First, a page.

He knows what it is to lose an Ayrshire derby, on penalties in a cup tie, but he was able to return home afterwards rather than live with the reaction in Kilmarnock. "I stayed out of the town for a couple of days," McLaren grins sheepishly. "Some of the Ayrshire boys got a bit of stick, though."
It was in a League Cup tie at Somerset Park that Kilmarnock lost to their local rivals in October 2001, and it remains McLaren's only experience of the derby fixture. He spent three years at Rugby Park, then the final months of his senior career with Ayr United, and so he will watch Saturday's meeting between the two sides in the Scottish Communities League Cup semi-final with "divided loyalties".
He expects the game to be as passionate and unnerving as it was when he played in it, even if Hampden provides less intimidating surroundings than Somerset Park, where the four sides of the old stadium seemed to leer over the touchlines of the pitch.
"It was pretty intense," McLaren says. "People had told me about it, going to Somerset, an old style ground, where the fans are right on top of you, and it added to it when it was p***ing with rain and windy. It's like any derby, you don't realise how intense it is until you get out there and see the veins in the supporters' necks sticking out."
McLaren remains friendly with some of his former team-mates at Rugby Park, while Jonathan Tiffoney, the Ayr United midfielder, is also one of the coaches for McLaren's A & M Training project, which uses football as a means to address social problems and crime among young, disadvantaged children. "I've got a foot in both camps," McLaren says. "[Tiffoney] is usually up at a thing in Royston on Thursday nights, but big [Brian] Reid [the Ayr United manager] might have him tucked up somewhere. I know they're staying in a hotel on Friday night."
He believes Kilmarnock might benefit from their defeat to Dunfermline Athletic last weekend, since it will sharpen the players' minds. As the Clydesdale Bank Premier League side, they are expected to win the semi-final, even although Ayr have an impressive cup record in recent seasons, particular against top-flight teams. Yet the match, and the occasion, will he shaped by the local rivalry as much as what is at stake.
"There's local honour to be lost, and it's going to be massive," McLaren says. "They're talking 25,000 to 30,000 fans at a time, especially down in Ayrshire, when money's tight. There are a lot of [business] closures, so it will be a welcome distraction for the people of Ayrshire as well and a good day out. Killie are going into the game as the massive favourites, they're the SPL team and they're full-time, which makes a massive difference. Hampden suits them, with its big open spaces where they can get it down and play it.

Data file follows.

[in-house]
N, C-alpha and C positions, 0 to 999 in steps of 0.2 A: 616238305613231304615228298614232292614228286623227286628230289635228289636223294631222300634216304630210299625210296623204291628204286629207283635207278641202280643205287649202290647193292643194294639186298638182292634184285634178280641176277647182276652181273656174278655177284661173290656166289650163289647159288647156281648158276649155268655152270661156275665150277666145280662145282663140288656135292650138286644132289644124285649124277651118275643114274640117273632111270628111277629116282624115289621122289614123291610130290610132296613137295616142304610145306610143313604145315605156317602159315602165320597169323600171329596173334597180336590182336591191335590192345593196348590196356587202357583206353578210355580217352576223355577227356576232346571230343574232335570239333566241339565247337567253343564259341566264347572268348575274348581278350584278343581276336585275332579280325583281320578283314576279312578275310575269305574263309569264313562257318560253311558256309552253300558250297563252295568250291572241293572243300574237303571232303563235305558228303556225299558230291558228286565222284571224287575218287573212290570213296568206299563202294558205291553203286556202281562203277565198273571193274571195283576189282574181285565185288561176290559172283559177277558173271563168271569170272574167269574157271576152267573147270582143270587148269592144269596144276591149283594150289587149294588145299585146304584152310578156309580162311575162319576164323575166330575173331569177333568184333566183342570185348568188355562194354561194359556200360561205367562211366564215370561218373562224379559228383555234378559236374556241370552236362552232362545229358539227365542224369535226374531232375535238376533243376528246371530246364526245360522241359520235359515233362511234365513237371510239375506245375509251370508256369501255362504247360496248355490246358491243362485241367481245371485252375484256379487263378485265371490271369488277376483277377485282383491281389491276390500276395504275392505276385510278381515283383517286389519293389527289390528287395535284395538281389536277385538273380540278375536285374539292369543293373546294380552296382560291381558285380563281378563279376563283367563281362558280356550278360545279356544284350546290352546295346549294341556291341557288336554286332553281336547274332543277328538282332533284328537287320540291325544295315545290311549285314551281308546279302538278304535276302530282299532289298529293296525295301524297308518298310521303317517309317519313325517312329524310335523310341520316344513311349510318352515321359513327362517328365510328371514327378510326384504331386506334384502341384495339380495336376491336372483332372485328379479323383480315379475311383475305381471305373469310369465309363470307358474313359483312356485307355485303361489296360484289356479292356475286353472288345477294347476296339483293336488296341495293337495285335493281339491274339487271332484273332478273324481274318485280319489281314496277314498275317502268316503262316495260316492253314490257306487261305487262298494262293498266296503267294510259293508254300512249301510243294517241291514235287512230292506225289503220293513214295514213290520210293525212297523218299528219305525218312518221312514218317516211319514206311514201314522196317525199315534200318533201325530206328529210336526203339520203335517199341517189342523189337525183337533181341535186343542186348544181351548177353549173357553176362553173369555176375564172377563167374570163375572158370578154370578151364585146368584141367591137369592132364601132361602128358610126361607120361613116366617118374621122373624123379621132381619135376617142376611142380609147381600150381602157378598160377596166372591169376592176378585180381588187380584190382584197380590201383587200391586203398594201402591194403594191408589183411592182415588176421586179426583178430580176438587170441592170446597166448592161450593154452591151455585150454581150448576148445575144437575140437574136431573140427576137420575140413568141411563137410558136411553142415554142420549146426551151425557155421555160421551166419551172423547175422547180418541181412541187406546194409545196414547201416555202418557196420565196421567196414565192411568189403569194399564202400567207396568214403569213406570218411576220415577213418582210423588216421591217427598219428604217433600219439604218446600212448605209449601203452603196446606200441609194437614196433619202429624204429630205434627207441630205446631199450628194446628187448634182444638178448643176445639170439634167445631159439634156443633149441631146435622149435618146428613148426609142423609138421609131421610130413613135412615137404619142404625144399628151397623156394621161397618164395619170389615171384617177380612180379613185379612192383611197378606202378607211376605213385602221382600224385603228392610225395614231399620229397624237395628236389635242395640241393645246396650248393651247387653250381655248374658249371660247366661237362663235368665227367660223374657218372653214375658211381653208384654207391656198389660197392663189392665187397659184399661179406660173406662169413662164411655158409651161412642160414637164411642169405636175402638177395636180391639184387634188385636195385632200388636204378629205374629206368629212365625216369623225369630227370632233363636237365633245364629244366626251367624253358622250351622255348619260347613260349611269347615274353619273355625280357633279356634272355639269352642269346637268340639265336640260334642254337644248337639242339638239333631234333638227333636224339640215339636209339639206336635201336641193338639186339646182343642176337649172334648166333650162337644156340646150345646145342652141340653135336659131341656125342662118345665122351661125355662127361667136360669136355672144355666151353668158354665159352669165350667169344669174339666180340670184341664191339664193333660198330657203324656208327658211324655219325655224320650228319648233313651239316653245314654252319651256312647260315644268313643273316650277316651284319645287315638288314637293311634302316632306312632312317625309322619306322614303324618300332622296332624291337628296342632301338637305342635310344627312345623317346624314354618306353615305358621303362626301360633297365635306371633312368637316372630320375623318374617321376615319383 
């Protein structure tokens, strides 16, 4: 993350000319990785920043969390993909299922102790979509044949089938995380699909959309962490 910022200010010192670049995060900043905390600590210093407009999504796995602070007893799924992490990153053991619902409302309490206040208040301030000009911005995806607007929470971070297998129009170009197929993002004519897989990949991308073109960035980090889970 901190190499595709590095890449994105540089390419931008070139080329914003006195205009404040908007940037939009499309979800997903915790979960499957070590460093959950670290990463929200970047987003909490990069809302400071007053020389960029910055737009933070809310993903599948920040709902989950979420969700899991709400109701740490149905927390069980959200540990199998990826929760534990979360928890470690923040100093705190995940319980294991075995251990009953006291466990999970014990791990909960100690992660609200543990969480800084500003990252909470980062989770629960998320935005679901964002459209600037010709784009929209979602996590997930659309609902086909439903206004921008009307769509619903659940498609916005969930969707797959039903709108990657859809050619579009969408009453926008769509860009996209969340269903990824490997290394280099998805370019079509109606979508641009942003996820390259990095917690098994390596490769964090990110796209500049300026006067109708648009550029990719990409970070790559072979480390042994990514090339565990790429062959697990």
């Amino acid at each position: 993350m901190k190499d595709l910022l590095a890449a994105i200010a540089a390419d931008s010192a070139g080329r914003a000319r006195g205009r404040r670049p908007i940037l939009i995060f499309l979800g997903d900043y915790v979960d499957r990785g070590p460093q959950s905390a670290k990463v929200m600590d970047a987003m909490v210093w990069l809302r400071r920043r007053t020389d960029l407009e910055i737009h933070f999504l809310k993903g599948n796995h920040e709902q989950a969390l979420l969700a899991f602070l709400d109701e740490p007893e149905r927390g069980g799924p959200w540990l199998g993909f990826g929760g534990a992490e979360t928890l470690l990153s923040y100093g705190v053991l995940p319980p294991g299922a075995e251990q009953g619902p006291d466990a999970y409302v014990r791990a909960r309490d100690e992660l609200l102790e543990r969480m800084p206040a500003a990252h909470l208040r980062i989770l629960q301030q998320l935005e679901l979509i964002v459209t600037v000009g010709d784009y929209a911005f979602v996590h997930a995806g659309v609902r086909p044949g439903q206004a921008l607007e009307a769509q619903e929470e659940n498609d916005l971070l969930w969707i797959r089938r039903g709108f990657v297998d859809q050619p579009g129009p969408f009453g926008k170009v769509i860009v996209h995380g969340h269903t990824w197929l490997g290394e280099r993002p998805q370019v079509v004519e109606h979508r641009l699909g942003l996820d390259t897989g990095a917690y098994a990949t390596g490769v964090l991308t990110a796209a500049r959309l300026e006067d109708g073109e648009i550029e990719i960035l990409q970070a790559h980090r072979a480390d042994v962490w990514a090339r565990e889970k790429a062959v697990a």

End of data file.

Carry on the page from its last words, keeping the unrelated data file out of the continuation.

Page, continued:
"Let's face it, Ayr United need Kilmarnock to have an off day to get something out of it. But, listen, Ayr United have proved over the years that they can keep churning out results in the cup. They've put Inverness, Hearts and St Mirren out already, three big scalps, so they'll be going into it with no fear. They've nothing to lose, which can make them more dangerous."
Ayr also have a player with plenty of experience of playing at Hampden. Just never like this. Alan Trouten spent three seasons with Queen's Park earlier in his career, jogging down the tunnel every fortnight to play in front of 300 fans. It will be somewhat different tomorrow; at Queen's games every shout from the players echoed around the near-empty stadium. Against Kilmarnock, Trouten will be lucky to hear himself think.
"I've not been back in a playing capacity since I left Queens Park so I'm looking forward to going back," said the midfielder. "It was a bit eerie playing in front of so few people but you got used to it. This weekend, though, it should be a lot different with a big crowd expected with the rivalry between the two teams.
"I had a lot of good times at Hampden with a lot of good memories so hopefully Saturday will be another one. Out of the two teams I'll probably be the one with the most experience of playing there so hopefully that will help. I'm sure I'll still be nervous, though."
This is one of the most eagerly-anticipated cup ties in some time given how infrequently their paths cross in competitive matches. Trouten is well aware of what is expected. "I've been speaking to some fans since the draw was made and they've been telling us what this game is all about," he said. "According to them the rivalry is right up there with the best and it sounds like it could well be pretty nasty. I played in Garry Hay's testimonial last year and we took some amount of abuse that night and that was just a testimonial."
Ayr, having come this far, believe they have nothing to fear. "We've beaten three SPL teams to get to this stage so we're here on merit," said Trouten. "That can't be put down to luck."